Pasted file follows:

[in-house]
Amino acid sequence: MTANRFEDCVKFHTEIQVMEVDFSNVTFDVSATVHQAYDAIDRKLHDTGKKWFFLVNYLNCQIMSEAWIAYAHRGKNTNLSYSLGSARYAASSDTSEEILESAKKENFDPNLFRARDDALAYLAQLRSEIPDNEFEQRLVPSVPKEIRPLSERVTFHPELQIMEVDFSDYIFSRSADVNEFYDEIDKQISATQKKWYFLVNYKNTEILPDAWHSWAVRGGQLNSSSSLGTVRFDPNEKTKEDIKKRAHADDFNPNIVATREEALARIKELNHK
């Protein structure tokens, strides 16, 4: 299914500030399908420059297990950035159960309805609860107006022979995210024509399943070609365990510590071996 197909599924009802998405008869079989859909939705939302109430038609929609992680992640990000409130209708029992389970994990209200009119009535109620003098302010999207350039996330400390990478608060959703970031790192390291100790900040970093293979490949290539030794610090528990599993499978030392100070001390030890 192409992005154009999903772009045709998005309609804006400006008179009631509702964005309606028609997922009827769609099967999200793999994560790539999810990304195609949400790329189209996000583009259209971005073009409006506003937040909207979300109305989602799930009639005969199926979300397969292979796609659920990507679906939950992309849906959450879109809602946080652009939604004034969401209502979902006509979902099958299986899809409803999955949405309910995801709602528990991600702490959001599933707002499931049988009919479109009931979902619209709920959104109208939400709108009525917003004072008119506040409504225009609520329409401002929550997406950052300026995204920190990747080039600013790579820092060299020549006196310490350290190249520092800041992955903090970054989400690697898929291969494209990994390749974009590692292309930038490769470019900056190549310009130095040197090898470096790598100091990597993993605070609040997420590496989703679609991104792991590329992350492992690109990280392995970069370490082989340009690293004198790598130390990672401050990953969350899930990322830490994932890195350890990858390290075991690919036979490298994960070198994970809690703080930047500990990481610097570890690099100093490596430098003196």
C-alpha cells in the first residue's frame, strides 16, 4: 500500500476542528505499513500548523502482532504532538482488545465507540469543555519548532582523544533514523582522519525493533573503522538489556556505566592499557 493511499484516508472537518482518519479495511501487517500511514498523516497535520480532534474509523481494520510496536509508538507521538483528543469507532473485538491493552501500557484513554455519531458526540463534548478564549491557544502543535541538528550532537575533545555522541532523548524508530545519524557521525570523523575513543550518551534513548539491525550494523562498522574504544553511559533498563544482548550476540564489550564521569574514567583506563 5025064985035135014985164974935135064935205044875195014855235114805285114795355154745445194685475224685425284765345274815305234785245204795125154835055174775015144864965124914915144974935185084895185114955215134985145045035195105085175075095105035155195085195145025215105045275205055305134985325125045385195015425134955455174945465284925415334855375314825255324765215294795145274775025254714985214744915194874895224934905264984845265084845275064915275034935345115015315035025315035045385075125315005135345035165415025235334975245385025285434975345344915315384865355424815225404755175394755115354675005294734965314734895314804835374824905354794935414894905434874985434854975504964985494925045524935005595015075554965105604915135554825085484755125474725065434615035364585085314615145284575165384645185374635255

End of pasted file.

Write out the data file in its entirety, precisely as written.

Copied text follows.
[in-house]
Amino acid sequence: MTANRFEDCVKFHTEIQVMEVDFSNVTFDVSATVHQAYDAIDRKLHDTGKKWFFLVNYLNCQIMSEAWIAYAHRGKNTNLSYSLGSARYAASSDTSEEILESAKKENFDPNLFRARDDALAYLAQLRSEIPDNEFEQRLVPSVPKEIRPLSERVTFHPELQIMEVDFSDYIFSRSADVNEFYDEIDKQISATQKKWYFLVNYKNTEILPDAWHSWAVRGGQLNSSSSLGTVRFDPNEKTKEDIKKRAHADDFNPNIVATREEALARIKELNHK
């Protein structure tokens, strides 16, 4: 299914500030399908420059297990950035159960309805609860107006022979995210024509399943070609365990510590071996 197909599924009802998405008869079989859909939705939302109430038609929609992680992640990000409130209708029992389970994990209200009119009535109620003098302010999207350039996330400390990478608060959703970031790192390291100790900040970093293979490949290539030794610090528990599993499978030392100070001390030890 192409992005154009999903772009045709998005309609804006400006008179009631509702964005309606028609997922009827769609099967999200793999994560790539999810990304195609949400790329189209996000583009259209971005073009409006506003937040909207979300109305989602799930009639005969199926979300397969292979796609659920990507679906939950992309849906959450879109809602946080652009939604004034969401209502979902006509979902099958299986899809409803999955949405309910995801709602528990991600702490959001599933707002499931049988009919479109009931979902619209709920959104109208939400709108009525917003004072008119506040409504225009609520329409401002929550997406950052300026995204920190990747080039600013790579820092060299020549006196310490350290190249520092800041992955903090970054989400690697898929291969494209990994390749974009590692292309930038490769470019900056190549310009130095040197090898470096790598100091990597993993605070609040997420590496989703679609991104792991590329992350492992690109990280392995970069370490082989340009690293004198790598130390990672401050990953969350899930990322830490994932890195350890990858390290075991690919036979490298994960070198994970809690703080930047500990990481610097570890690099100093490596430098003196």
C-alpha cells in the first residue's frame, strides 16, 4: 500500500476542528505499513500548523502482532504532538482488545465507540469543555519548532582523544533514523582522519525493533573503522538489556556505566592499557 493511499484516508472537518482518519479495511501487517500511514498523516497535520480532534474509523481494520510496536509508538507521538483528543469507532473485538491493552501500557484513554455519531458526540463534548478564549491557544502543535541538528550532537575533545555522541532523548524508530545519524557521525570523523575513543550518551534513548539491525550494523562498522574504544553511559533498563544482548550476540564489550564521569574514567583506563 5025064985035135014985164974935135064935205044875195014855235114805285114795355154745445194685475224685425284765345274815305234785245204795125154835055174775015144864965124914915144974935185084895185114955215134985145045035195105085175075095105035155195085195145025215105045275205055305134985325125045385195015425134955455174945465284925415334855375314825255324765215294795145274775025254714985214744915194874895224934905264984845265084845275064915275034935345115015315035025315035045385075125315005135345035165415025235334975245385025285434975345344915315384865355424815225404755175394755115354675005294734965314734895314804835374824905354794935414894905434874985434854975504964985494925045524935005595015075554965105604915135554825085484755125474725065434615035364585085314615145284575165384645185374635255